How will the global pandemic affect existing crises in the Middle East?
Starting the conversation…
Philipp Hirsch, Research Assistant at the Centre for Geopolitics
Corona is changing everything. A lot of new problems and questions will have to be addressed once the current crisis is somewhat under control, about the global economic model or international health policy. However, what about problems that were there before and are not simply going away through Corona?
For years, the Centre on Geopolitics has engaged with the set of crisis and conflicts in the Middle East through its Westphalia project. These crises, it seems from the outside, are all on hold – no more reporting about protests in Iran or Haftar’s march on Tripoli. Anyone remember Trump’s peace plan, barely two months old?
Of course, this description is neither entirely accurate now, nor will it be in the future. The wars in Syria, Libya or Yemen are not just disappearing because of our current health crisis, and in a few months are likely to be back on the international political agenda. But how are they impacted by the Corona-crisis?
On the one hand, some are warning that another humanitarian crisis will soon unfold in the Middle East, when Corona spreads in the many war-torn and exhausted societies there.
On the other hand, the Corona crisis could also represent chances for the region. With the oil price in shatters and their focus on dealing with a pandemic, Saudi Arabia and Iran might no longer be able or willing to continue their aggressive foreign policies. And the calls for a relive of US sanctions on Iran could trigger a détente between the West and Teheran. Maybe outside sponsors will have to decrease their weapons and money supplies to their respective proxies in Syria or Libya.
Corona will change the Middle East, too, but how will it impact its existing crisis-complex? Will the pandemic throw the region into more turmoil, or are there silver linings for Day One after the virus has been contained?
Erica Gaston, Non-resident fellow at GPPI and New America Foundation & PhD student at the University of Cambridge
Staring down the prospect of thousands of deaths (conservatively), tanking oil revenues and economies, and further shortfalls in governance, some have been inclined to look for potential silver linings in the Corona virus’ effects on conflict prospects in the Middle East. Will these larger challenges cool Saudi-Iranian, or US-Iranian tensions, among other national or geopolitical standoffs? Will the need to confront a common challenge create opportunities for peace and rapprochement among warring parties?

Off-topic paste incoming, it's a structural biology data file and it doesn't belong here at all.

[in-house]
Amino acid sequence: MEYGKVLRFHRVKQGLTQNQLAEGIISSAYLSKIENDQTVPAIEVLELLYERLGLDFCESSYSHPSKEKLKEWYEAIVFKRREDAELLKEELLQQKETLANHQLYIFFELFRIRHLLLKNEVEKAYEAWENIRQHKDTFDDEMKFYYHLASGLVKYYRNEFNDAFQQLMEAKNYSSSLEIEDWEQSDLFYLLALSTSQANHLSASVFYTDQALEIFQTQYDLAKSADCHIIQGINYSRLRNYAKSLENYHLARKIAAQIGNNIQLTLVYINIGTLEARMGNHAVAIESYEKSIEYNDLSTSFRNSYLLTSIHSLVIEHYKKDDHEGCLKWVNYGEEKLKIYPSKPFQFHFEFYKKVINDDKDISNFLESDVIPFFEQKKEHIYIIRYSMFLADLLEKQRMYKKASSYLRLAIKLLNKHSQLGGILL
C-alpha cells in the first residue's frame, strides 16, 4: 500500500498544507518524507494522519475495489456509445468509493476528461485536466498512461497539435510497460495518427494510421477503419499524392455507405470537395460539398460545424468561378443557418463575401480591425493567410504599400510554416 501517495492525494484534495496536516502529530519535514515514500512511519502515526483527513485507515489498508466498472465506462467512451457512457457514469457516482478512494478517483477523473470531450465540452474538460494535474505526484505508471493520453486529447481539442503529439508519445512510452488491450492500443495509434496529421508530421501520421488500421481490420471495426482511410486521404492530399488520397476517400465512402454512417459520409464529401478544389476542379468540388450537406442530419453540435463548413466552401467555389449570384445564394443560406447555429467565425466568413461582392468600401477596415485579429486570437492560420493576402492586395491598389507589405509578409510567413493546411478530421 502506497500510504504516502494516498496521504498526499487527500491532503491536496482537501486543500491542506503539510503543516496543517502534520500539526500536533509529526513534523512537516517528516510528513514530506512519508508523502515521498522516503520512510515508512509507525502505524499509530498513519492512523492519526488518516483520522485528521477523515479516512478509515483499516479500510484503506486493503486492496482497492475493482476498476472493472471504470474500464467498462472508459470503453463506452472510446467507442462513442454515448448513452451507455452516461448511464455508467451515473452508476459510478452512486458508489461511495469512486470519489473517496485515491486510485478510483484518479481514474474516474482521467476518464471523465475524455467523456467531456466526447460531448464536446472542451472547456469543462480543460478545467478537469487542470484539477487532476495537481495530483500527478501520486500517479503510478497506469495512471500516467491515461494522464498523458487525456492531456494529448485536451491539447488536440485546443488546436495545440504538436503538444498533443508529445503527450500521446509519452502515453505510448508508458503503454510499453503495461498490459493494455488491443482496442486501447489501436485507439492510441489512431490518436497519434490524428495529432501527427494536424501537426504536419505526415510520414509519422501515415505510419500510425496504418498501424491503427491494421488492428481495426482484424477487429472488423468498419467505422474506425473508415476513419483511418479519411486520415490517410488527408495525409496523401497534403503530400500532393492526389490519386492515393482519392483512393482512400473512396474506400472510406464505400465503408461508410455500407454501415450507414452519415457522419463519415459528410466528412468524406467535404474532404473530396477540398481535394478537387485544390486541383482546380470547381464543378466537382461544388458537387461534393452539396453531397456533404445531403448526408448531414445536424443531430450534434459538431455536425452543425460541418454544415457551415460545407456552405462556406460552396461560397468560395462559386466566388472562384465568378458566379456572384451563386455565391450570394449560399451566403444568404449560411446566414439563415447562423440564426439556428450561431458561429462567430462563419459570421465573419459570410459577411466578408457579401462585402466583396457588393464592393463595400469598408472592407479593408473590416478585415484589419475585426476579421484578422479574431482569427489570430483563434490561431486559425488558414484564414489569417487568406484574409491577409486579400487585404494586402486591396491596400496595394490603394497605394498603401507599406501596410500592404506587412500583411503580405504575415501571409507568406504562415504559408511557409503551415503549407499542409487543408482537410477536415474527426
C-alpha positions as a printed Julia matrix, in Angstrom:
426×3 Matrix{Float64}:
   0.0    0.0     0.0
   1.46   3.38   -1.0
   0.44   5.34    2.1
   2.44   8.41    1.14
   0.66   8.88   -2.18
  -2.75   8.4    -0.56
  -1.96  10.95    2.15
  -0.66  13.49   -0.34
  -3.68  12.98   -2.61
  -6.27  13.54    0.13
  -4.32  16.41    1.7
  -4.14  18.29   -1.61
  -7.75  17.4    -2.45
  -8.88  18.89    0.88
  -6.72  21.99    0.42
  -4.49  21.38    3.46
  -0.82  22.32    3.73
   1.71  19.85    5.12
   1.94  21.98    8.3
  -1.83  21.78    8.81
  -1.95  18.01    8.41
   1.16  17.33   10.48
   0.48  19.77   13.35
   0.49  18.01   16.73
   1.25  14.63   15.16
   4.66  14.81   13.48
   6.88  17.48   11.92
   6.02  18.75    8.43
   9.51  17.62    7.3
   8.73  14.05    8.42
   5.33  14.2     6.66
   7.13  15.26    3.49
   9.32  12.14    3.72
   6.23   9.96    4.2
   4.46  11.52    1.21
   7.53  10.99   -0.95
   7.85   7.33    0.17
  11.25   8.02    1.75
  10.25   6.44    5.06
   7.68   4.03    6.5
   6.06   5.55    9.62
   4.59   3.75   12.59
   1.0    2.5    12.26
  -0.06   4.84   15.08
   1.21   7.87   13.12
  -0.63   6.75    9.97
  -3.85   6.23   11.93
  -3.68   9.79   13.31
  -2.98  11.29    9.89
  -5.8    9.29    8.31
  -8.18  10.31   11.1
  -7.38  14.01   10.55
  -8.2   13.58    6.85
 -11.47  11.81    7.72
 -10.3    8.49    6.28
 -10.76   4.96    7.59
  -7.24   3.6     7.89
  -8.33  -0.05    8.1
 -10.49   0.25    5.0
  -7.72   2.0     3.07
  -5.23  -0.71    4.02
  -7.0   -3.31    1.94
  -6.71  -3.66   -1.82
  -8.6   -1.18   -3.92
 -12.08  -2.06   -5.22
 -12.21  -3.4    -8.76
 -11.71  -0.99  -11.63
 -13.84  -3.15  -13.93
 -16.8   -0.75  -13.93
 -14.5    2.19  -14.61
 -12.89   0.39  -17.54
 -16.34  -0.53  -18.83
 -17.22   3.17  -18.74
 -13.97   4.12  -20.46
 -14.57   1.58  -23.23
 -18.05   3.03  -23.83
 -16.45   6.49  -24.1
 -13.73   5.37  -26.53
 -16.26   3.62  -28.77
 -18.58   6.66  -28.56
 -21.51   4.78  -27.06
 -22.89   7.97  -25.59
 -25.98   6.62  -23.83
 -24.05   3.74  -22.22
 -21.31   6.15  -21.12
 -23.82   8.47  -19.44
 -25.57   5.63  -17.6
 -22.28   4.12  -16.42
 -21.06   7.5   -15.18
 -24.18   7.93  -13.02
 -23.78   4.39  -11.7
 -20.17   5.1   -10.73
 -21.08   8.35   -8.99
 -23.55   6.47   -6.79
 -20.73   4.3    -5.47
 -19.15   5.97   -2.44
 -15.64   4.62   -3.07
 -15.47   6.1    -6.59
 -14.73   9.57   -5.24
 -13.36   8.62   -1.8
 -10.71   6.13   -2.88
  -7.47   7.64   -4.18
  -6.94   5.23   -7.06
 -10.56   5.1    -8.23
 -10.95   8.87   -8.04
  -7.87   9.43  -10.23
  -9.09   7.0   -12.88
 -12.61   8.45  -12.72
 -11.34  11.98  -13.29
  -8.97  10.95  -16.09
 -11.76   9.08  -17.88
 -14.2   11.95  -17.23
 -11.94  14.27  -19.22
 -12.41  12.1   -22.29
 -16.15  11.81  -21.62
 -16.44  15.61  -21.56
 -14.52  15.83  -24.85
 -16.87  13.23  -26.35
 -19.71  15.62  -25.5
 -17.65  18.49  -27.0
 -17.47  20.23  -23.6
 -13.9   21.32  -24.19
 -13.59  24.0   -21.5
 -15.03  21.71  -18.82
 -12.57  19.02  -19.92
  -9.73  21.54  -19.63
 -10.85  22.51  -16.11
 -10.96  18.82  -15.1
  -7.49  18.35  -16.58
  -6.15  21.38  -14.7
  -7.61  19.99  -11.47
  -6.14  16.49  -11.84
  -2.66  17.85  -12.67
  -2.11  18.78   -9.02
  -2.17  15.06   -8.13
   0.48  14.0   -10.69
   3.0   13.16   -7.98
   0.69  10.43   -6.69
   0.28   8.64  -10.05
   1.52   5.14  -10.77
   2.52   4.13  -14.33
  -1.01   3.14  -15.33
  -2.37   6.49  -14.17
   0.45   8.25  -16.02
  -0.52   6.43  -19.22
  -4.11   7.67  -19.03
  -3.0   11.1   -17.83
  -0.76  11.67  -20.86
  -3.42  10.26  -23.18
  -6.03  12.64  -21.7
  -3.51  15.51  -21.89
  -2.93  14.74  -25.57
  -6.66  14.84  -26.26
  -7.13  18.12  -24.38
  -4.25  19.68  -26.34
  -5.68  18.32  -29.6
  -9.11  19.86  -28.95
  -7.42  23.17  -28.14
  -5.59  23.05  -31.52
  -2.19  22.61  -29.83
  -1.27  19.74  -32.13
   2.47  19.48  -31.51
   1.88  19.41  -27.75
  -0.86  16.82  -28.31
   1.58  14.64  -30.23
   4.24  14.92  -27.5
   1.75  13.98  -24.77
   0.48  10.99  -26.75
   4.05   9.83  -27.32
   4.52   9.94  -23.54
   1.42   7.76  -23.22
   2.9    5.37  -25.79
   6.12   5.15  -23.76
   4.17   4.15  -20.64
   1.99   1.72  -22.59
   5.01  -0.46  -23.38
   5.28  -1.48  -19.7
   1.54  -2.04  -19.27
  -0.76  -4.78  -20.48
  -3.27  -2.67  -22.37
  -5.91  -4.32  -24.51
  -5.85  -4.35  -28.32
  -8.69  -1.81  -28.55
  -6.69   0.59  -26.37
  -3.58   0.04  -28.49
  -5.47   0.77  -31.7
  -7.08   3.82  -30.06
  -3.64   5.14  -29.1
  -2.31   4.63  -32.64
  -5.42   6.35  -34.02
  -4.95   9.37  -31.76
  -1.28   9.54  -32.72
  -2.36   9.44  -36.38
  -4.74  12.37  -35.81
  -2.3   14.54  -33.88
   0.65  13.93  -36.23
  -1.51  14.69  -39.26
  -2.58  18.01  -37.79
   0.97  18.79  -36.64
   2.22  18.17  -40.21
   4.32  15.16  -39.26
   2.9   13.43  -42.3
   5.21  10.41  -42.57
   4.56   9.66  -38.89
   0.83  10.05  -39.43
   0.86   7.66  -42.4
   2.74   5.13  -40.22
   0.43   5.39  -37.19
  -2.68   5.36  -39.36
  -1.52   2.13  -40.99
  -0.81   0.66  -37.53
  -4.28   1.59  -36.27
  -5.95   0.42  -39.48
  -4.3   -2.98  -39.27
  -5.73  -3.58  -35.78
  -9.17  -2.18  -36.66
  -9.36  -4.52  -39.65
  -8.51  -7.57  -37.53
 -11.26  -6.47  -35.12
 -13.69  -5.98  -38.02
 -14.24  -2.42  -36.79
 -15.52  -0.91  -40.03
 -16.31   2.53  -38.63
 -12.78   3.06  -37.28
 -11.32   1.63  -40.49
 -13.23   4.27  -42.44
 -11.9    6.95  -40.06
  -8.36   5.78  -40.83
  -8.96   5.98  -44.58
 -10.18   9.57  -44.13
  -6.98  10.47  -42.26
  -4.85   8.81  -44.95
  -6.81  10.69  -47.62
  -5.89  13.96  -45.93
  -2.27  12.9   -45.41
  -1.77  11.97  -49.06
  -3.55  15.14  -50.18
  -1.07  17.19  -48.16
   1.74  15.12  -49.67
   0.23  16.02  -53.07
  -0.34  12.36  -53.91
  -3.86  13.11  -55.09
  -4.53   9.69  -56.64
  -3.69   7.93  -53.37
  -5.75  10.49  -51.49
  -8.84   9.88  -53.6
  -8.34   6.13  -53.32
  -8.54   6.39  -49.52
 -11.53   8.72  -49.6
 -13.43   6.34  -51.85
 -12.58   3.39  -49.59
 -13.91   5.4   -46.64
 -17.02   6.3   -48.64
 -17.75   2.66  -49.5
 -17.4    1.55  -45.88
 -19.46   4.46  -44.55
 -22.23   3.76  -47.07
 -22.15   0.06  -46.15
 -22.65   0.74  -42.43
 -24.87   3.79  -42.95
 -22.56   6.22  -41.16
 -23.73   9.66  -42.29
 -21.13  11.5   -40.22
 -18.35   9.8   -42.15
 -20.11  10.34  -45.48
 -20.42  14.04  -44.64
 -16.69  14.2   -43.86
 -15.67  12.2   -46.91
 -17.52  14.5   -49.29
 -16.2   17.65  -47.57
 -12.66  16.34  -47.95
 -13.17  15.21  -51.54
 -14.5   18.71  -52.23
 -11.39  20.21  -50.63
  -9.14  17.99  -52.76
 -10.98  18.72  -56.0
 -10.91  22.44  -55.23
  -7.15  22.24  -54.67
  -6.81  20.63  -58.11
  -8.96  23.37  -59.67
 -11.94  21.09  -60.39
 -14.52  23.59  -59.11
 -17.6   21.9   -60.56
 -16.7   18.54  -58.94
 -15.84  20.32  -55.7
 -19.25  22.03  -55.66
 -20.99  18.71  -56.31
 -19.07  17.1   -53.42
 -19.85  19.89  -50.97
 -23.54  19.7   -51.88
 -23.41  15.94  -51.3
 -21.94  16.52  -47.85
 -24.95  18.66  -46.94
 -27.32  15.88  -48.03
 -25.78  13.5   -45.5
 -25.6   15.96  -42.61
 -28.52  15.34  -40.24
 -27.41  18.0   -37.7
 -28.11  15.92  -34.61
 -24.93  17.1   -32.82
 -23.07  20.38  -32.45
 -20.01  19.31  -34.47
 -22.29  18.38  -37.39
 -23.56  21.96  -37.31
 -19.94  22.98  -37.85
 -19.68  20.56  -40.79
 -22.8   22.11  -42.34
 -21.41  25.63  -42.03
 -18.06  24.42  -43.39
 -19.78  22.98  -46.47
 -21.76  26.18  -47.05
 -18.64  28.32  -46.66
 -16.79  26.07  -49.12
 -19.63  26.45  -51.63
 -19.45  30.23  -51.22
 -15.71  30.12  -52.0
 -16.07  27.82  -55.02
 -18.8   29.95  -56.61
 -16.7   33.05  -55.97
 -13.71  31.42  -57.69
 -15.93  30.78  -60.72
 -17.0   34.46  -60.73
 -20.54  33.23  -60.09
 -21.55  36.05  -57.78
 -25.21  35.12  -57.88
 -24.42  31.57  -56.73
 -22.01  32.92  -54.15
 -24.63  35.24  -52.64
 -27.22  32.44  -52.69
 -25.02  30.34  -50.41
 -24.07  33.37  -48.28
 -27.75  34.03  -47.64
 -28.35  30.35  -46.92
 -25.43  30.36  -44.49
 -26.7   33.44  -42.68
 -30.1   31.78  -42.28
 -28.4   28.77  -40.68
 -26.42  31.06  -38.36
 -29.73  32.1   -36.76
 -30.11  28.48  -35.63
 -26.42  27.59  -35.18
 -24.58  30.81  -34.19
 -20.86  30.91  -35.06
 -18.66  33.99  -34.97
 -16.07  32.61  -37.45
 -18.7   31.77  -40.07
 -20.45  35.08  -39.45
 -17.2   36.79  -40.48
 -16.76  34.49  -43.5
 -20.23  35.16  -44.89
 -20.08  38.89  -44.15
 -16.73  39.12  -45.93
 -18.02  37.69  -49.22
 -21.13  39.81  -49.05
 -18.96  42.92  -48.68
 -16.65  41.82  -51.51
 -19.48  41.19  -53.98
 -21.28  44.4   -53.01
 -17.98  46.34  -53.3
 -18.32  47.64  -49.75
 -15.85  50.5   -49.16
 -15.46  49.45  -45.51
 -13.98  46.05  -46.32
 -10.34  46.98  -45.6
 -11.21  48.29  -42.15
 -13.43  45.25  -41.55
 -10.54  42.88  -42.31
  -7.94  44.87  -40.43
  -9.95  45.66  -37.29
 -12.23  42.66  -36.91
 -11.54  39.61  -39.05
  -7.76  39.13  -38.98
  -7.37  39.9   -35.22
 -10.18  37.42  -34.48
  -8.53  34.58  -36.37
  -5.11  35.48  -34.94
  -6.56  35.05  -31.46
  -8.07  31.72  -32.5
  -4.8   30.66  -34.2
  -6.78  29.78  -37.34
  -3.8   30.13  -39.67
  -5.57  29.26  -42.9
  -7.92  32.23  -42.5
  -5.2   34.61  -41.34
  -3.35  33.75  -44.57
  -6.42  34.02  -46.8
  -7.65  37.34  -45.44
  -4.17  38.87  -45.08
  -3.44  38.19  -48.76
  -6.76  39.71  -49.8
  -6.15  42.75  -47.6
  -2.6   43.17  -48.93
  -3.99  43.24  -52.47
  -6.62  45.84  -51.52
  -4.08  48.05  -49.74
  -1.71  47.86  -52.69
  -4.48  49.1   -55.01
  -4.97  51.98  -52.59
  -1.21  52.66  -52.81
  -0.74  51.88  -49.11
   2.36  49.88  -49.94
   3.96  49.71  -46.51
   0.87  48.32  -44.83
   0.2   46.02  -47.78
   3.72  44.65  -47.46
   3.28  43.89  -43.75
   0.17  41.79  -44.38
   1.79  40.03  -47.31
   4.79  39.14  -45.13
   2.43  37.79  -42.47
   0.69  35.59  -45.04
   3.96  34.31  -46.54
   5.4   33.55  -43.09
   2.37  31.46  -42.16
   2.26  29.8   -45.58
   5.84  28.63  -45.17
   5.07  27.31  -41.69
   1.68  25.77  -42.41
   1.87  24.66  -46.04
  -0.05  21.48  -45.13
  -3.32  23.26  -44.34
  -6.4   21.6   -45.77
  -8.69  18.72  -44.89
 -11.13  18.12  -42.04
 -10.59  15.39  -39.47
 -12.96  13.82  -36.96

Sadly such silver linings look unlikely so far. The range of regime actors, substate parties, and armed groups competing for authority across many Middle Eastern states have responded in the same way they always responded to crises – taking advantage at the expense of long-term peace or citizen well-being. Armed groups in Yemen and Libya seized the moment to press for more territory and control. In Iraq, the government has used the pretext of health restrictions to double down on the 6-month-old protest movement. And while a significant virus outbreak among fighters might necessitate an immediate cessation in hostilities in some countries, the conflict might just tick back up when the Corona numbers recede.
The Corona crisis does seem likely to reshape key powers’ calculations on external intervention, which might now prove too costly. Saudi Arabia announced a two-week ceasefire in its five-year war in Yemen due to the Coronavirus. The US accelerated withdrawal of US forces from Iraq, while France and Canada pulled its forces (trainers) out altogether. Such trends, including some of these envisioned troop withdrawals, were already in play before this crisis, but may now give way to a more fundamental shift. The appetite for Western military intervention in the Middle East just got even lower.
However, while the volume of regional and international meddling has overall rendered the Middle East more “combustible” – and thus a decrease would appear welcome – there are also costs to international retreat. Regional powers like Iran are unlikely to abandon regional intervention overnight. Moreover, a dominant trend in proxy warfare has been for non-state and substate actors to take over as proxy patrons, adding complexity to existing conflicts and generating local-to-regional pathways for renewed conflict. A Middle East left only to its stew in its own economic and health crises, with greater opportunities and incentives for substate and armed group infighting, is likely to be even more combustible than the present.
Joost Hiltermann, MENA Director at the International Crisis Group
It is too early to predict how precisely the COVID-19 crisis will affect Middle Eastern countries, apart from Iran. Most governments, as well as armed non-state actors controlling territory, have taken the types of preventive measures that Iran, struck first, failed to take. Easier to predict is that, after perhaps a brief period during which everyone adjusts, popular criticism of authorities’ inadequate responses to the healthcare crisis and subsequent economic implosion will rise, adding to long-standing critiques of unresponsive, non-transparent, unaccountable and thoroughly corrupt government, which triggered the 2011 and 2019 popular uprisings. In other words, the pandemic can only accelerate the region’s principal conflict driver: deeply deficient governance and the breakdown of the social contract between states and citizens.
What about other conflict drivers and fault lines? The Israeli-Palestinian conflict? Iran’s regional power projection through local armed non-state actors? Various intra-Sunni conflicts between jihadists, Islamists and non-Islamists? External military interventions? Three observations.